To kill a few hours before the departure of my train to Hampi, I decided to go and see an Indian movie. The one I picked, Kama Sutra, rather fortuitously turned out to be in English, and not only was it comprehensible, it was a serious film. This is perhaps because it wasn't a typical Indian film at all, but was produced in association with the British company Channel Four films.
Kama Sutra, as the title rather subtly implies, is a love story. Like most Indian cinema, the emphasis was more on the story part than the love part, though there was quite a bit of kissing and nudity, something you wouldn't find in a mainstream Hindi movie. I found myself transfixed; it oozed atmosphere and cinematic appeal, even if the story failed to follow up on the more intriguing sub-plots and instead stuck rather unimaginatively to the main story, a standard 'Love Hurts' tragedy set in 16th-century India.
But I didn't care about the plot, because the costumes, sets and attention to detail were so good at portraying ancient India that I almost felt I recognised the place. And perched pleasantly on top of this vivid imagery was one of the most beautiful actresses I've ever seen in a film, a British-born Indian called Indira Varma. I wasn't the only one who found her alluring either, as about 90 per cent of the audience was male, sitting there masticating on their pan while thinking of something far more assonant. The male actors were pretty damn perfect too, but of course I didn't notice that.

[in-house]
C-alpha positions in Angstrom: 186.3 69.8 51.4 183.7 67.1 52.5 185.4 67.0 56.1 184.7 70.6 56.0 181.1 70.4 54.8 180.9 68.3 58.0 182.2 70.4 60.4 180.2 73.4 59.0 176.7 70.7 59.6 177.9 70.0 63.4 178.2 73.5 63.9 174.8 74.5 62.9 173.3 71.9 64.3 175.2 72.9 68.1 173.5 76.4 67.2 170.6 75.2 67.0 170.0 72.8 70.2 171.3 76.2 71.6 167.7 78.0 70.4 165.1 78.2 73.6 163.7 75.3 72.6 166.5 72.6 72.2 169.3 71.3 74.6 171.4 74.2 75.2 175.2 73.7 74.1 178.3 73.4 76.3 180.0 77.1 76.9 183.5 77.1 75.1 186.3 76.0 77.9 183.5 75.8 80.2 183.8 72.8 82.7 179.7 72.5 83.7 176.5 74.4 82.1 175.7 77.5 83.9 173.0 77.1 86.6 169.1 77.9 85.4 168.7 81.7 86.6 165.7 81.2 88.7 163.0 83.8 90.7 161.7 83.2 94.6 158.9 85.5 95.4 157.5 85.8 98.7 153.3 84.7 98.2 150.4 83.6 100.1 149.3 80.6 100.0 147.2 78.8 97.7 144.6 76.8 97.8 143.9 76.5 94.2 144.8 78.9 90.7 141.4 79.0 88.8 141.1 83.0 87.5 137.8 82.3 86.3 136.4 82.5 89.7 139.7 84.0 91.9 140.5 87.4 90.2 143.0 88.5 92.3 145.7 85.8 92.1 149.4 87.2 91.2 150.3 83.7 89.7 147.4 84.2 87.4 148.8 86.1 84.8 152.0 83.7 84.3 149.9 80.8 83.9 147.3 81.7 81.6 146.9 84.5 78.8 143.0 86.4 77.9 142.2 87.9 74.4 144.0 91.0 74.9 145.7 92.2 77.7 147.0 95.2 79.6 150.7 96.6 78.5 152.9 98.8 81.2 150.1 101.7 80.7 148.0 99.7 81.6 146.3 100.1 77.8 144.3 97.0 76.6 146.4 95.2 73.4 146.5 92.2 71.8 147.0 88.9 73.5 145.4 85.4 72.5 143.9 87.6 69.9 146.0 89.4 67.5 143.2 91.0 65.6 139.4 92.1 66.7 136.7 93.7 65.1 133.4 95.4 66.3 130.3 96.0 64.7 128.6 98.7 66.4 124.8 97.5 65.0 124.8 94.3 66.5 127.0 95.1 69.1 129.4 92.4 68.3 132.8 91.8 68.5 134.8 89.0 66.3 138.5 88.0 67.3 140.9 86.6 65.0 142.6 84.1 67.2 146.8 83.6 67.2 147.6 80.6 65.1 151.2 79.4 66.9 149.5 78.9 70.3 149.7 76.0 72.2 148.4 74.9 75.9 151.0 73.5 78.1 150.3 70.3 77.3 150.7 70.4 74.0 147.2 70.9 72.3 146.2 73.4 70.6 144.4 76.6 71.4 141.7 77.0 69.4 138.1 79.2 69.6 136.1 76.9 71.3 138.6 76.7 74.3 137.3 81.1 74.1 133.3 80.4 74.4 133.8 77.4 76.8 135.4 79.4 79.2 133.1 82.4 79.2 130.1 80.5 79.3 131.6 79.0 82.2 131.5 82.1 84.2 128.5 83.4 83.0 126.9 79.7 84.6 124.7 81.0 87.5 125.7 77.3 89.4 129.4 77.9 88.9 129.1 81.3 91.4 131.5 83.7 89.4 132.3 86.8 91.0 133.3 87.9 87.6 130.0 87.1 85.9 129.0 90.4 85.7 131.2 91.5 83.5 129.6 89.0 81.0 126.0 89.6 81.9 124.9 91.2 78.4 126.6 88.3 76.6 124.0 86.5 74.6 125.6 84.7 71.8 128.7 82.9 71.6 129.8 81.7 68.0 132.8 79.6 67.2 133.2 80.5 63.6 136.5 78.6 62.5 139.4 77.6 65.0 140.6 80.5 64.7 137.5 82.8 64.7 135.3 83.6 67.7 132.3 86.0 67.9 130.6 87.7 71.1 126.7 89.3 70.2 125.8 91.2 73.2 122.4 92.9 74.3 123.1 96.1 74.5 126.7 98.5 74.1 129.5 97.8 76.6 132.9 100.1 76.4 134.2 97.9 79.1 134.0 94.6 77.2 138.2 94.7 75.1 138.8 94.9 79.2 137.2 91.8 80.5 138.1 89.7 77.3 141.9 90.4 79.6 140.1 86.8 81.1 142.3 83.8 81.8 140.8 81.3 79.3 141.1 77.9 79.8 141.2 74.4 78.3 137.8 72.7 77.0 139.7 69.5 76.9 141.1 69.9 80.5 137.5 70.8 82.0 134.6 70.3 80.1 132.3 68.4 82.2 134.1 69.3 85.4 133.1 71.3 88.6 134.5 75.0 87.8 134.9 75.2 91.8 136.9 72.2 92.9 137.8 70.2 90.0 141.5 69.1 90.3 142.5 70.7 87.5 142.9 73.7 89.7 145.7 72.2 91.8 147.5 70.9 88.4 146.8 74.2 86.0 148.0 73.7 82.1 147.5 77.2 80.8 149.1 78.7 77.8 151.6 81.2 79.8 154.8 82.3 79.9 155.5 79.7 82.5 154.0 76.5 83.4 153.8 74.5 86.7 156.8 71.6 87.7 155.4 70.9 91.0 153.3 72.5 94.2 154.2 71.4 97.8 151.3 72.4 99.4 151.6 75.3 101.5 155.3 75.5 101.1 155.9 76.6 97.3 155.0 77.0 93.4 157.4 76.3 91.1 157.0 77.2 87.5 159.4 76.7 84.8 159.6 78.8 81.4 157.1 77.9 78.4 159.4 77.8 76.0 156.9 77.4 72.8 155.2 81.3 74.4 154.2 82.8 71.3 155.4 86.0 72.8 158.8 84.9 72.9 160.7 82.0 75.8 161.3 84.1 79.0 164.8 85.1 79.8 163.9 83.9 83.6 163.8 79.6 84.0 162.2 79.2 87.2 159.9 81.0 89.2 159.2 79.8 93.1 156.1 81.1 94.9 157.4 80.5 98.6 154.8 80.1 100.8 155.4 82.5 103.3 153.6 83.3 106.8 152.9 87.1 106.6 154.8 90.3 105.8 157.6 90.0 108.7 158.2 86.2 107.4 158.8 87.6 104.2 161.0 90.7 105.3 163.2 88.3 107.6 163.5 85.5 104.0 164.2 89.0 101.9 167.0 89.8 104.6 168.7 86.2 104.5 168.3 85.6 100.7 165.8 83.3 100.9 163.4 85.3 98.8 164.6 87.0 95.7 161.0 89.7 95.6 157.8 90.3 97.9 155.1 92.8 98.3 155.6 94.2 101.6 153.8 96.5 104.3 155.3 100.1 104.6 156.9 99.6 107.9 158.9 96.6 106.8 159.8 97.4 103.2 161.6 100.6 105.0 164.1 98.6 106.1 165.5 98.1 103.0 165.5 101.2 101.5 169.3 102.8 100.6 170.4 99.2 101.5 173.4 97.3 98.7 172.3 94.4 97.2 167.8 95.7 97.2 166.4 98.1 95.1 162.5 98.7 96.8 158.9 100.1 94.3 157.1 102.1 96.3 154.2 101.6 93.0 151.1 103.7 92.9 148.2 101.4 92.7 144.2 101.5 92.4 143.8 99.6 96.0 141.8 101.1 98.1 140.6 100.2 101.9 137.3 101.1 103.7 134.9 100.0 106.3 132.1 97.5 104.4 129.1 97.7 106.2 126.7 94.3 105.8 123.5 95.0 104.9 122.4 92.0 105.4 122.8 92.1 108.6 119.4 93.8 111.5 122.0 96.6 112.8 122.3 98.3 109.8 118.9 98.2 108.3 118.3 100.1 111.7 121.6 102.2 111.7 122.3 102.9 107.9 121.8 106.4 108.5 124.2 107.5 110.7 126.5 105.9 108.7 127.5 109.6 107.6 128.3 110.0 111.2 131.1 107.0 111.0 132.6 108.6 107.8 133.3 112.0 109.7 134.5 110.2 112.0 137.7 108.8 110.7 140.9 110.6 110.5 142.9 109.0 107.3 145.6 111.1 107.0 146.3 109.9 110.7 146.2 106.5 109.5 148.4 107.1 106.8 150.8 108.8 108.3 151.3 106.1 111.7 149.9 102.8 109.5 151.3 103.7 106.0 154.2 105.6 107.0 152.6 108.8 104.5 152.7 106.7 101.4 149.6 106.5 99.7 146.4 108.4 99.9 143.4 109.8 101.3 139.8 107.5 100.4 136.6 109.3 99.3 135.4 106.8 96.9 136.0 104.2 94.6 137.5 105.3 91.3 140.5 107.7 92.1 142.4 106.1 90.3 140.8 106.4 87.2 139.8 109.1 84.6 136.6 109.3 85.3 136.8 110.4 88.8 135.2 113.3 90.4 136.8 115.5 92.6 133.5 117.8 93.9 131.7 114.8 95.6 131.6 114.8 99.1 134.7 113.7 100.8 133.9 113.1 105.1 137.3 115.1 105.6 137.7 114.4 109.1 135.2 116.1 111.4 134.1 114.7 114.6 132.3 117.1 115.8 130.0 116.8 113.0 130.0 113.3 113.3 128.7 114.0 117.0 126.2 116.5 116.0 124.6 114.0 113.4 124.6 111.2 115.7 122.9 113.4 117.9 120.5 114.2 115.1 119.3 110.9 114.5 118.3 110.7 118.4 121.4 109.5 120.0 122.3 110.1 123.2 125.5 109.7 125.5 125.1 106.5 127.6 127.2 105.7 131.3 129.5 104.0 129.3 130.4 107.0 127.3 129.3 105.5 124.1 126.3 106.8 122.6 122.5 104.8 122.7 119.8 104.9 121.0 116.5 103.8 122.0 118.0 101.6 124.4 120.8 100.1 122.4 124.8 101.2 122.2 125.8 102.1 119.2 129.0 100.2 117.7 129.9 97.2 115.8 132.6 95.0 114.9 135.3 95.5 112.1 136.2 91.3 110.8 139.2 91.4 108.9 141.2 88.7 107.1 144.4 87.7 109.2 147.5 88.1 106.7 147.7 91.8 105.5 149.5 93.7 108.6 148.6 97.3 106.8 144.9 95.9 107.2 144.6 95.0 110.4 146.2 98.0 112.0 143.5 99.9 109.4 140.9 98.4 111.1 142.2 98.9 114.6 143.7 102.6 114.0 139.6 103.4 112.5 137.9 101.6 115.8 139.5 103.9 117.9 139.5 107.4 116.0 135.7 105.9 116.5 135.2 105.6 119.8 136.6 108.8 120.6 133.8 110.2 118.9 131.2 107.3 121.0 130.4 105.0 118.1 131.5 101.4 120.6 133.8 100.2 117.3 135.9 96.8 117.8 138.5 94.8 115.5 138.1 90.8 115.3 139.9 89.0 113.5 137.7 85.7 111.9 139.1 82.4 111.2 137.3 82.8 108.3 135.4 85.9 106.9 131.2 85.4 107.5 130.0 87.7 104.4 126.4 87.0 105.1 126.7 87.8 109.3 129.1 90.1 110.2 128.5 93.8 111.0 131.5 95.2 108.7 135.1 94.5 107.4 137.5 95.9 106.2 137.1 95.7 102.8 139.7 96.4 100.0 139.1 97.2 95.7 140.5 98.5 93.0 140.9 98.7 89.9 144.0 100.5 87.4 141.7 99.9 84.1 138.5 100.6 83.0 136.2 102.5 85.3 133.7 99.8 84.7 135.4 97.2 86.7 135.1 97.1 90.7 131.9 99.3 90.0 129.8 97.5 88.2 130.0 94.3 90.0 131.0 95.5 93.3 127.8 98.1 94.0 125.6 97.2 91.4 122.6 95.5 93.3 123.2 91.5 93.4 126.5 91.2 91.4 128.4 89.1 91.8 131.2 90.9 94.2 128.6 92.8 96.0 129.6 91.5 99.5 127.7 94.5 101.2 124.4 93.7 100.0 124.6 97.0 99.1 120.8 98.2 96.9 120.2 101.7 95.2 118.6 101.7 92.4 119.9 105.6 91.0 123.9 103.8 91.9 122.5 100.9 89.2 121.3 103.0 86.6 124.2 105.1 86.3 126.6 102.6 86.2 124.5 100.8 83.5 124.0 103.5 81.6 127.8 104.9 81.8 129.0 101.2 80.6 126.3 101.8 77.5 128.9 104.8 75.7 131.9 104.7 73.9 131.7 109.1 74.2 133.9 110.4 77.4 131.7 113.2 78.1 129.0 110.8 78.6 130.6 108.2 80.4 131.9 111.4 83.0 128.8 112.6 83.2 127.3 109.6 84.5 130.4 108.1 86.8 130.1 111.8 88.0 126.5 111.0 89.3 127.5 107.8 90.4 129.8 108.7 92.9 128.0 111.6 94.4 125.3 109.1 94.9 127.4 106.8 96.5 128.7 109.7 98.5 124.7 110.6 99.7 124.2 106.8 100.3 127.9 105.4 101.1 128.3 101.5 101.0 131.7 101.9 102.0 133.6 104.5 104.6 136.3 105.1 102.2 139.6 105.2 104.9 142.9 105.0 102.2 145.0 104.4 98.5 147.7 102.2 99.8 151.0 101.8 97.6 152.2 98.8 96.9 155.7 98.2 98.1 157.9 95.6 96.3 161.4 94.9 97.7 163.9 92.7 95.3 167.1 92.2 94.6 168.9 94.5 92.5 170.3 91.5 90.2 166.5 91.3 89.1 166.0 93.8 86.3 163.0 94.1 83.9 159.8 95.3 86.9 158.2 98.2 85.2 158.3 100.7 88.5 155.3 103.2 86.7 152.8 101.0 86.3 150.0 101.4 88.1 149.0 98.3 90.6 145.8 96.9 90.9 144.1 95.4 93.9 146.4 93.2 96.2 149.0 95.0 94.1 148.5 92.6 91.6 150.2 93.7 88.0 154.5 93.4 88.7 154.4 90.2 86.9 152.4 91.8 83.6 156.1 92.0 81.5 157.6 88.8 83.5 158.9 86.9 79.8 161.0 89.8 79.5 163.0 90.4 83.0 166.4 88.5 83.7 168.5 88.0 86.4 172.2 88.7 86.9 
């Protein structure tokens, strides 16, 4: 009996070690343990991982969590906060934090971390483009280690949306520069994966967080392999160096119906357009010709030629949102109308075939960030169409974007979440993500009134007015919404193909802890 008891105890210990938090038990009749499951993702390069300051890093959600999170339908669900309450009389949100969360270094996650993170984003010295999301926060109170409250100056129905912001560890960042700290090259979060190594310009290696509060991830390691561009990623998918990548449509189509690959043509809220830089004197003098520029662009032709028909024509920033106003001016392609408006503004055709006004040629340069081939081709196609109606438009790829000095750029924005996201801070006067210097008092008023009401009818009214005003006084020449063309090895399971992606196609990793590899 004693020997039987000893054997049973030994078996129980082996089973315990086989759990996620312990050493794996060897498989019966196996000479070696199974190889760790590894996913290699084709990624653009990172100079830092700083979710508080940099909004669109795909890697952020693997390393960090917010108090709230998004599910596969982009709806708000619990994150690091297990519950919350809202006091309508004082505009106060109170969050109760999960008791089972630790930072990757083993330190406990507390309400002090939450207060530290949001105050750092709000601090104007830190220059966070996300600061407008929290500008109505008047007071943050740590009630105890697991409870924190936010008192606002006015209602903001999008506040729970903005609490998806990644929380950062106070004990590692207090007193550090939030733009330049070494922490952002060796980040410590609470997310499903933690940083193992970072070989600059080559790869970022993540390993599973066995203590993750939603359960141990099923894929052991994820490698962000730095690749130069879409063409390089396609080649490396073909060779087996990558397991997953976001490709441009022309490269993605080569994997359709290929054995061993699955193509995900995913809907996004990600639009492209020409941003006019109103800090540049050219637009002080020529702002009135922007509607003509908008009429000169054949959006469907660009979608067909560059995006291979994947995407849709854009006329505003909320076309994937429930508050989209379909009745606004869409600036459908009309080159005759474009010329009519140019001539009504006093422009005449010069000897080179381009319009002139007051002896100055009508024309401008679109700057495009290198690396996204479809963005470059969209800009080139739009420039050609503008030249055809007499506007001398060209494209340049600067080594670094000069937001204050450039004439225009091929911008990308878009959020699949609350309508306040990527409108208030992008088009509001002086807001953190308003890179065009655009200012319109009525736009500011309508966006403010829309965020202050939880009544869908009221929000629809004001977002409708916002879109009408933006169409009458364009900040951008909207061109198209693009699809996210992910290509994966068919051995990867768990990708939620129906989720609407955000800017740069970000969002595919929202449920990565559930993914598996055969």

So despite the overwhelming popularity of Bollywood, Kama Sutra shows that India can produce westernised films, albeit in cahoots with western production companies. And the soundtrack was stunning, regardless of the complete lack of any song-and-dance routines; instrumental, Indian and perfect for the film, it was full of the sort of Indian music that I've liked since stumbling on Ravi Shankar back in my days as a hippy.
It was quite a relief after all the sing-along insanity of normal Indian film culture...